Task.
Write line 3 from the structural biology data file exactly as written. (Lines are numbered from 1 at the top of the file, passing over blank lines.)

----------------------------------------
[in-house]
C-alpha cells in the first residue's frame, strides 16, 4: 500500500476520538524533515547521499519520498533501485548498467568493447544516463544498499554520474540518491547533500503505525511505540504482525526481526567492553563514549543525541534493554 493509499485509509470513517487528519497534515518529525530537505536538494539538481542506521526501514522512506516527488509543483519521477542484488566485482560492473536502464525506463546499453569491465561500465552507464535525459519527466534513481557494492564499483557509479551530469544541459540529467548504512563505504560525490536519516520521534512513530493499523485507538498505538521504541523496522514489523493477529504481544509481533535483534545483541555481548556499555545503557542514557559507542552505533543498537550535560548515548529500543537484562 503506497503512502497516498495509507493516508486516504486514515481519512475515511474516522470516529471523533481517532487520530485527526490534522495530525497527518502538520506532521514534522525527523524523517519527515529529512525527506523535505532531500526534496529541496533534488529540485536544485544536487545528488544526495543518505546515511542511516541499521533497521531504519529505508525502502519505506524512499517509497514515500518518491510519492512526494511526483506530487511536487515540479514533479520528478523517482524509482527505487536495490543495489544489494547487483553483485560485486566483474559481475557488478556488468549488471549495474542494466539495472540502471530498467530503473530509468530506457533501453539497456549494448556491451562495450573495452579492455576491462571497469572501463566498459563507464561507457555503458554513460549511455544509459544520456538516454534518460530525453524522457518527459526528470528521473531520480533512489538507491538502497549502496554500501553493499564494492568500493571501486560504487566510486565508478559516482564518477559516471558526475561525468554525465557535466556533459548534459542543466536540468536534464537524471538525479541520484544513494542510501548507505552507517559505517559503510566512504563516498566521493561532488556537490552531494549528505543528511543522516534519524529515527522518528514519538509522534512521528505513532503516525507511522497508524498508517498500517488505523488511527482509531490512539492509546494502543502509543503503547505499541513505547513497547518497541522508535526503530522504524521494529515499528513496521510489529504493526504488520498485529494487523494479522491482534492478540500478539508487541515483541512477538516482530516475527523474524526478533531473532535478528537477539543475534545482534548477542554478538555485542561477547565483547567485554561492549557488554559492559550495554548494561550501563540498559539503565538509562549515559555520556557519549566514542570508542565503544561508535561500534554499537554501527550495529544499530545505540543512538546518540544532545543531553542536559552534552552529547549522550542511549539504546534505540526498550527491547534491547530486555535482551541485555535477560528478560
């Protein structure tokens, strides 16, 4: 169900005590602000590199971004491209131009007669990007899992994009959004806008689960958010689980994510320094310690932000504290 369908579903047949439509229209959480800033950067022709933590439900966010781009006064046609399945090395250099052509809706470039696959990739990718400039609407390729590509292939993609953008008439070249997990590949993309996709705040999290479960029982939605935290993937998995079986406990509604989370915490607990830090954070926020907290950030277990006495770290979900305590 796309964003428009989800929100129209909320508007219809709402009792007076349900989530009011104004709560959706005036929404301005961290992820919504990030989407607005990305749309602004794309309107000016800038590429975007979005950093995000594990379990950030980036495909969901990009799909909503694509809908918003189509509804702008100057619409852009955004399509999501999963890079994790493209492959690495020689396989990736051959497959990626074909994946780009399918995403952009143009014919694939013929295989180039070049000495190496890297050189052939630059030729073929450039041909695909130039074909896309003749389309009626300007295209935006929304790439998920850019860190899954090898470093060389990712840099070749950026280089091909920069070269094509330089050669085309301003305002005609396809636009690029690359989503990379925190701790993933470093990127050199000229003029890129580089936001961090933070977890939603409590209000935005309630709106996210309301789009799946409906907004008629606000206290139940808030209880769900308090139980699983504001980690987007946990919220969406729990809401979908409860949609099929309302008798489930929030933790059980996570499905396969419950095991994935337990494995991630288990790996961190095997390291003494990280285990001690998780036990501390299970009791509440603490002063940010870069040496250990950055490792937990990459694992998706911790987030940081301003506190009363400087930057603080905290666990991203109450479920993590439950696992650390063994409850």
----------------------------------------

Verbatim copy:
């Protein structure tokens, strides 16, 4: 169900005590602000590199971004491209131009007669990007899992994009959004806008689960958010689980994510320094310690932000504290 369908579903047949439509229209959480800033950067022709933590439900966010781009006064046609399945090395250099052509809706470039696959990739990718400039609407390729590509292939993609953008008439070249997990590949993309996709705040999290479960029982939605935290993937998995079986406990509604989370915490607990830090954070926020907290950030277990006495770290979900305590 796309964003428009989800929100129209909320508007219809709402009792007076349900989530009011104004709560959706005036929404301005961290992820919504990030989407607005990305749309602004794309309107000016800038590429975007979005950093995000594990379990950030980036495909969901990009799909909503694509809908918003189509509804702008100057619409852009955004399509999501999963890079994790493209492959690495020689396989990736051959497959990626074909994946780009399918995403952009143009014919694939013929295989180039070049000495190496890297050189052939630059030729073929450039041909695909130039074909896309003749389309009626300007295209935006929304790439998920850019860190899954090898470093060389990712840099070749950026280089091909920069070269094509330089050669085309301003305002005609396809636009690029690359989503990379925190701790993933470093990127050199000229003029890129580089936001961090933070977890939603409590209000935005309630709106996210309301789009799946409906907004008629606000206290139940808030209880769900308090139980699983504001980690987007946990919220969406729990809401979908409860949609099929309302008798489930929030933790059980996570499905396969419950095991994935337990494995991630288990790996961190095997390291003494990280285990001690998780036990501390299970009791509440603490002063940010870069040496250990950055490792937990990459694992998706911790987030940081301003506190009363400087930057603080905290666990991203109450479920993590439950696992650390063994409850």